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Judith, that is absolutely brilliant and I take your wisdom to heart and reshaping my thinking. Thank you for sharing that; there is a huge difference between unwarranted guilt and regret as you have framed it.
Share a guilt: That I didn't have more patience for my dad earlier in his disease. That I was unkind.
Share a regret: That I didn't educate myself more.
Regrets & Guilt go hand in hand, and is just another
thing that tears at our heart and mind as we enter stage 8. As jfkoc said I will not entertain
"guilt" but will experience regret because with more information
I would have acted differently.
I don't regret learning the truth. --Jim
Best to turn mistakes into learning experiences. Then they no longer qualify as mistakes. --Jim
Yes my friend...We Live We Learn.
Not dementia specific, but I've tried to live my life as free of regret as I could. My father always wanted to be his own boss, but ended up working for his former partner. He always wanted to travel, but never left the country (or the I75 corridor for that matter). I can't count the number of times in the twilight of his life he bemoaned his lost opportunities to live his life to the fullest. I didn't want to spend my senior years loaded down with "I wish we had...." Instead, I'm loaded down caring for someone with the burden of AD. At least I have the memories of all we did together. The house may never be paid off, my estate is not going to allow my children to retire early. I just think how much worse my life would be if we had scrimped and saved to enjoy our retirement to the fullest. Travel is out of the question. At some point soon I'll be faced with liquidating my assets to pay for extended memory/nursing home care. That wouldn't be different if I had an extra quarter million in the bank. What would be different is I wouldn't have a bank of memories of good times to sustain me through these difficult times.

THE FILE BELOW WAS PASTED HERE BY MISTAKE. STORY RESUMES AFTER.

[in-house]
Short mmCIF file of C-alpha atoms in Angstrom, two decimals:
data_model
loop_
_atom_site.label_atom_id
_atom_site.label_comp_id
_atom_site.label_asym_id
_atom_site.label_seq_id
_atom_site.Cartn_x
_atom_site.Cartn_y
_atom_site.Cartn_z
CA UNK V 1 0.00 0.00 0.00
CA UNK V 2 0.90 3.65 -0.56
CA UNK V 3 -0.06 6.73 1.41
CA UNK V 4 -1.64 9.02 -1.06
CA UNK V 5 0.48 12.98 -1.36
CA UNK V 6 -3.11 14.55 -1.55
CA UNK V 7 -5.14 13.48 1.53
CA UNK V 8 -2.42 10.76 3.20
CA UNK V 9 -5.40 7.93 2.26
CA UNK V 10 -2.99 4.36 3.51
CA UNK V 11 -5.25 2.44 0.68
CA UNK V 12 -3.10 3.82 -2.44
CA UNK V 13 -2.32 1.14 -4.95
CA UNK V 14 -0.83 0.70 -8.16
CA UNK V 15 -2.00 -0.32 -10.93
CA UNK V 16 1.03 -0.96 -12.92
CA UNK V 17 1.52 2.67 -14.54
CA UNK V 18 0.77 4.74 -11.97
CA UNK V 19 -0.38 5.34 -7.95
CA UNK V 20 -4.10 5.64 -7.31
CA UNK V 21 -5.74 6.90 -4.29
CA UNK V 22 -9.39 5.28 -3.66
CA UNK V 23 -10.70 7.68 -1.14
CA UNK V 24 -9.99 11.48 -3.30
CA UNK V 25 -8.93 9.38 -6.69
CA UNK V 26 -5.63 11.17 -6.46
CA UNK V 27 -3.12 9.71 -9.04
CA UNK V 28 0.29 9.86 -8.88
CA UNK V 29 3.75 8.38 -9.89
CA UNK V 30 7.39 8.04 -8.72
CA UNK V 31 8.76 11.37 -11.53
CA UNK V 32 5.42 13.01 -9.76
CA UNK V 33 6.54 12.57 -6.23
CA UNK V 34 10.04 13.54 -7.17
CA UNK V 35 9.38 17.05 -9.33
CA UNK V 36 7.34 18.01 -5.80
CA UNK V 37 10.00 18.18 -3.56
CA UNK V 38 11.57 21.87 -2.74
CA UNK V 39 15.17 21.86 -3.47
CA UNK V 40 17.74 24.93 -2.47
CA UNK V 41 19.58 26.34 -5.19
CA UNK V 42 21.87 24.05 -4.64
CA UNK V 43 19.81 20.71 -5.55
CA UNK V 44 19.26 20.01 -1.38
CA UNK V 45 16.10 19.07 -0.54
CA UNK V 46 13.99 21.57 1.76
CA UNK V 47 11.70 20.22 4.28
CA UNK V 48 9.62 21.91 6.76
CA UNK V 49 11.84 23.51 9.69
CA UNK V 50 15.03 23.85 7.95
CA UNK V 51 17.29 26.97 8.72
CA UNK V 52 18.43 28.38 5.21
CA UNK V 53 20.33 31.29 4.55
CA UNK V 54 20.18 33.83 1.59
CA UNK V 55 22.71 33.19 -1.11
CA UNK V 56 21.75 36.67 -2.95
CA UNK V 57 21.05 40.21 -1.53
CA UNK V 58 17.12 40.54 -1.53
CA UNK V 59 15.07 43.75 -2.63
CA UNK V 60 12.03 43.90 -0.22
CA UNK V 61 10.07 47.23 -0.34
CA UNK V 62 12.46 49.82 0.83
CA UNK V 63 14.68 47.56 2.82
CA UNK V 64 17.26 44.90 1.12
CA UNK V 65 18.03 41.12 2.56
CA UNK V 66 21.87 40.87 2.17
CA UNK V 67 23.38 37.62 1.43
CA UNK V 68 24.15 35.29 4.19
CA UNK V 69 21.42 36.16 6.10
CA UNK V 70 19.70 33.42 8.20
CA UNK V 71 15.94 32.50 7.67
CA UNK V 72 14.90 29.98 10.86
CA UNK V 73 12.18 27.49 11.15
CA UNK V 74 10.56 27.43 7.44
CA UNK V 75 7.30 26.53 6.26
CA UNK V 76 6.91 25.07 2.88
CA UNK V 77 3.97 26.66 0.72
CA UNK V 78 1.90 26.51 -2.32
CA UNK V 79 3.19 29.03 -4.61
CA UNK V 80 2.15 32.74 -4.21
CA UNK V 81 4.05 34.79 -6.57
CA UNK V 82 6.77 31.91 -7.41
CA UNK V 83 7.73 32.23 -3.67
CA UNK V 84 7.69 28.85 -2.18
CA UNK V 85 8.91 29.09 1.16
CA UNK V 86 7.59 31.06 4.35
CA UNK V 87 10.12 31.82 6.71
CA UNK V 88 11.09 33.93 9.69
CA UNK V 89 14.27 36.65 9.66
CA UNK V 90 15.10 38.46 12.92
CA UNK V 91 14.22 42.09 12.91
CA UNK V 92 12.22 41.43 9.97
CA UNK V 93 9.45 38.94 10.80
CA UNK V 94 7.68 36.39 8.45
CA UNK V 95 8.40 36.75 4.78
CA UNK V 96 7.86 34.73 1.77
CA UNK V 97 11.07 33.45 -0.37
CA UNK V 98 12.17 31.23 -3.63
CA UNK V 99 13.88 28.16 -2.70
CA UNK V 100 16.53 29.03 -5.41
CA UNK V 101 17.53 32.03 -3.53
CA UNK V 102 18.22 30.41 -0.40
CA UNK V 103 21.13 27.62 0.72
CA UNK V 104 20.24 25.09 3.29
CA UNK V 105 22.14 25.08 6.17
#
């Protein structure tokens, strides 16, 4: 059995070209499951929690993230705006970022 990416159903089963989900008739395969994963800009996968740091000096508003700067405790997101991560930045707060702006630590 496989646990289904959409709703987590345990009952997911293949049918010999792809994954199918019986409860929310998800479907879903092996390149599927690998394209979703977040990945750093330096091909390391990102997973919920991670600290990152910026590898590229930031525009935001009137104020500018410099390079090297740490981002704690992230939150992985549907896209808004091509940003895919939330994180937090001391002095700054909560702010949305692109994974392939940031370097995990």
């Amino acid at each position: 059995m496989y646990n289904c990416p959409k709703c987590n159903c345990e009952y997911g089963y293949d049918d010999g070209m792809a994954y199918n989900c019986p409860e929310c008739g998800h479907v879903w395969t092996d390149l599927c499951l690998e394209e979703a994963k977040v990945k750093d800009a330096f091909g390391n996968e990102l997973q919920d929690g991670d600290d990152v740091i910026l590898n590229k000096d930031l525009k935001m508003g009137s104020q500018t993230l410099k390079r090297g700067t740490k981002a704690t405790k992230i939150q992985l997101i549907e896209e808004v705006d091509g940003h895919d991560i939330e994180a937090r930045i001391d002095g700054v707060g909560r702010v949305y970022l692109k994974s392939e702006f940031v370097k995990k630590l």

"Gather rosebuds while ye may"!